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The Hypocrisy of Public Sector Unions

During the industrial age, labor unions played a vital role in protecting the rights of workers. Skeptics may argue that enlightened management played an equally if not greater role, such as when Henry Ford famously raised the wages of his workers so they could afford to buy the cars they made, but few would argue that labor unions were of no benefit. Today, in the private sector, the labor movement still has a vital role to play. There may be vigorous debate regarding how private sector unions should be regulated and what restrictions should be placed on their activity, but again, few people would argue they should not exist.

Public sector unions are a completely different story.

The differences between public and private sector unions are well documented. They operate in monopolistic environments, in organizations that are funded through compulsory taxes. They elect their bosses. They operate the machinery of government and can use that power to intimidate their political opponents.

Despite these fundamental differences in how they operate, public unions benefit from the still common perception that they are indistinguishable from private unions, that they make common cause with all workers, that they are looking out for us. This is hypocrisy on an epic scale.

Hypocrites regarding the welfare of our children

The most obvious example of public sector union hypocrisy is in education, where the teachers unions almost invariably put the interests of the union ahead of the interests of teachers, and put the interests of students last. This was brought to light during the Vergara case, which the California Teachers Association (CTA) claimed was a “meritless lawsuit.” What did the plaintiffs ask for? They wanted to (1) modify hiring policies so excellence rather than seniority would be the criteria for dismissal during layoffs, (2) they wanted to extend the period before granting tenure which in its current form permits less than two years of actual classroom observation, and (3) they wanted to make it easier to dismiss teachers who were incompetents or criminals.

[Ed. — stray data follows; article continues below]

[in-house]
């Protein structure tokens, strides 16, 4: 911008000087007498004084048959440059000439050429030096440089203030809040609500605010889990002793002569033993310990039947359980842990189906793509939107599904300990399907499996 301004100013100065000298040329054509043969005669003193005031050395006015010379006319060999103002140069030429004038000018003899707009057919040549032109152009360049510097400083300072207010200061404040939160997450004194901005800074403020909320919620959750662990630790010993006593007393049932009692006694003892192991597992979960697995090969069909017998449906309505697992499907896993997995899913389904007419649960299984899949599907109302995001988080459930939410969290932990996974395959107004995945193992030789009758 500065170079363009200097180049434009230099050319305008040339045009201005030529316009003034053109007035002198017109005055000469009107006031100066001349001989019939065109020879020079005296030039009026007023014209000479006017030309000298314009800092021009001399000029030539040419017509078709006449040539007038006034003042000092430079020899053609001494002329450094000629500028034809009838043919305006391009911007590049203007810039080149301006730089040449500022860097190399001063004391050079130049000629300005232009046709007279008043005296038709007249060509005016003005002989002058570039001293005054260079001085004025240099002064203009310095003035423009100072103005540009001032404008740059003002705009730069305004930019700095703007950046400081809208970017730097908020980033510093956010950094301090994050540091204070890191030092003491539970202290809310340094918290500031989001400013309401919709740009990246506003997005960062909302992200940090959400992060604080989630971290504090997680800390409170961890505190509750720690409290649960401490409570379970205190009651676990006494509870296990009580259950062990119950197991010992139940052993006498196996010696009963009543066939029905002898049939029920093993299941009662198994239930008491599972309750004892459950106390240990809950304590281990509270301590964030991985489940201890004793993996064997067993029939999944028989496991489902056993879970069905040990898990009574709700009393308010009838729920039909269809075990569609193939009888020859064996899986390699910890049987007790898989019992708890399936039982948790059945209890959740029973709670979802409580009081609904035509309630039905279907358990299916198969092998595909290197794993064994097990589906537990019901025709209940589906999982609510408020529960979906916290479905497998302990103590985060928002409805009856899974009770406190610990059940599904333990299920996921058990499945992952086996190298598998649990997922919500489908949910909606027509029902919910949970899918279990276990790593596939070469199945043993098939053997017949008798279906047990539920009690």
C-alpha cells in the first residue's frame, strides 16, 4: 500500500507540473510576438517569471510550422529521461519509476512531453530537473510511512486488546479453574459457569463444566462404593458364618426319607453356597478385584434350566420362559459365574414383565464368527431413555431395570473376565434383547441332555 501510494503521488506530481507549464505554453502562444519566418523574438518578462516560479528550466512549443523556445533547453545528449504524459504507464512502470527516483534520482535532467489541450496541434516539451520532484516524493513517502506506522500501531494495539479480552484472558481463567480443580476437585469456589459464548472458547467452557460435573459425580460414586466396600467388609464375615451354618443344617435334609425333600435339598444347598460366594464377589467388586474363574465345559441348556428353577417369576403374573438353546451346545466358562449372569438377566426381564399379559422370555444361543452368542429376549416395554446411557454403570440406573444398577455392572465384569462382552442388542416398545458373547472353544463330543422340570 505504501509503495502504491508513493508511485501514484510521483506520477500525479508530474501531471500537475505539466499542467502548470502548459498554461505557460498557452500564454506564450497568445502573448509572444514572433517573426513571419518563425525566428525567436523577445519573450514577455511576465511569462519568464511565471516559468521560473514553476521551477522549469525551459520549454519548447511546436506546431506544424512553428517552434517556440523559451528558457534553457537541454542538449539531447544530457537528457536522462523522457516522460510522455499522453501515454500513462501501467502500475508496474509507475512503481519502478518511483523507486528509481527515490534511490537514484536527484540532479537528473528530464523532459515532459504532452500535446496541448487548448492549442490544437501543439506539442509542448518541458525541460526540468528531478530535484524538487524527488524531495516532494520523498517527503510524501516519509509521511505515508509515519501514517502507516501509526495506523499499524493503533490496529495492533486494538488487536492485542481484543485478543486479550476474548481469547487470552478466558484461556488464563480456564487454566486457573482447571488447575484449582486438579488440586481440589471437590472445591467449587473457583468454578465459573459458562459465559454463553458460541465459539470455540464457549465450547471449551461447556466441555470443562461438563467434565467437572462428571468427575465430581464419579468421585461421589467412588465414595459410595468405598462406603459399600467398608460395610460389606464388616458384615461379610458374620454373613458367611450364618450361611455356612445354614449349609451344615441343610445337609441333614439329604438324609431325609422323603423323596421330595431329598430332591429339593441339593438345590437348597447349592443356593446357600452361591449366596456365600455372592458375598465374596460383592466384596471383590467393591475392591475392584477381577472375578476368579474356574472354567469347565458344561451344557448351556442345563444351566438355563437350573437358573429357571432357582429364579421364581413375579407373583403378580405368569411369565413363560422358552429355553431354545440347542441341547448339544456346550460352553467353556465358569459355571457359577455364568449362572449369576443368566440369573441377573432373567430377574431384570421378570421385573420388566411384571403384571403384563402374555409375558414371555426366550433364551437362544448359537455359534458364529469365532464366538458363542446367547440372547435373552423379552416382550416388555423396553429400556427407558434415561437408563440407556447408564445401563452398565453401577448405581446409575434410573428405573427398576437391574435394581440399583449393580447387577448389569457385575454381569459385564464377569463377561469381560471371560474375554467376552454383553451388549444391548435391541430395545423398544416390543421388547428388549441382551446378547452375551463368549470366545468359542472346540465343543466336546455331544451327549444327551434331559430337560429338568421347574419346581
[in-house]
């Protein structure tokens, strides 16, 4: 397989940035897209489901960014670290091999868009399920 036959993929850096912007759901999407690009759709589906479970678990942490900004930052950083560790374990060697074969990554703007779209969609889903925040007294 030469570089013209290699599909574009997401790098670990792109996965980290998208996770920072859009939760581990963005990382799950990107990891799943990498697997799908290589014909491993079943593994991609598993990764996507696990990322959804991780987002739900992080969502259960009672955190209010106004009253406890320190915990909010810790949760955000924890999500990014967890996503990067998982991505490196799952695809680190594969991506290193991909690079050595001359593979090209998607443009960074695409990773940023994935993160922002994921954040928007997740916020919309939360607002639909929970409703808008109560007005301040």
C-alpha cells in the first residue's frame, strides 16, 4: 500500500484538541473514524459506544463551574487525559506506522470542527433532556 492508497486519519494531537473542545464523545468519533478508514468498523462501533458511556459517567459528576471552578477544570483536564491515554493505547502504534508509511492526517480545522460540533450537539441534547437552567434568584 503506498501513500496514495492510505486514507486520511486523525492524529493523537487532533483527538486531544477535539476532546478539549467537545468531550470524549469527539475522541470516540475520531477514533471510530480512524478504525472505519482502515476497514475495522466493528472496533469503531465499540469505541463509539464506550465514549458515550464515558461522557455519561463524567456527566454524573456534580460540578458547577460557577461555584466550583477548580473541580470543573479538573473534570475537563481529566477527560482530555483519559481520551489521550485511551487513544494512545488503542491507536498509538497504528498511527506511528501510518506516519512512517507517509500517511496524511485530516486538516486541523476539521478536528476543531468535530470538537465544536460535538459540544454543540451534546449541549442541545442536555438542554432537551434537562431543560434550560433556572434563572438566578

When the Vergara case was argued in court, as can be seen in this mesmerizing video of the attorney for the plaintiffs’ closing arguments, the expert testimony he referred to again and again was from the witnesses called by the defense! When the plaintiffs can rely on the testimony of defense witnesses, the defendants have no case. But in their appeal, the defense attorneys are fighting on. Using your money and mine.

The teachers unions oppose reforms like Vergara, they oppose free speech lawsuits like Friedrichs vs. the CTA, they oppose charter schools, they fight any attempts to invoke the Parent Trigger Law, and they are continually agitating for more taxes “for the children,” when in reality virtually all new tax revenue for education is poured into the insatiable maw of Wall Street to shore up public sector pension funds. No wonder education reform, which inevitably requires fighting the teachers unions, has become an utterly nonpartisan issue.

Hypocrites regarding the management of our economy

Less obvious but more profound are the many examples of public union hypocrisy on the issue of pensions. To wit:

(1)  Public pension systems don’t have to comply with ERISA, which means they are able to use much higher rate-of-return assumptions. Private sector pensions are required to make conservative investments and offer modest but financially sustainable pensions. Public pensions operate under a double standard. They make aggressive investment assumptions in order to reduce required contributions by their members, then hit up taxpayers to cover the difference.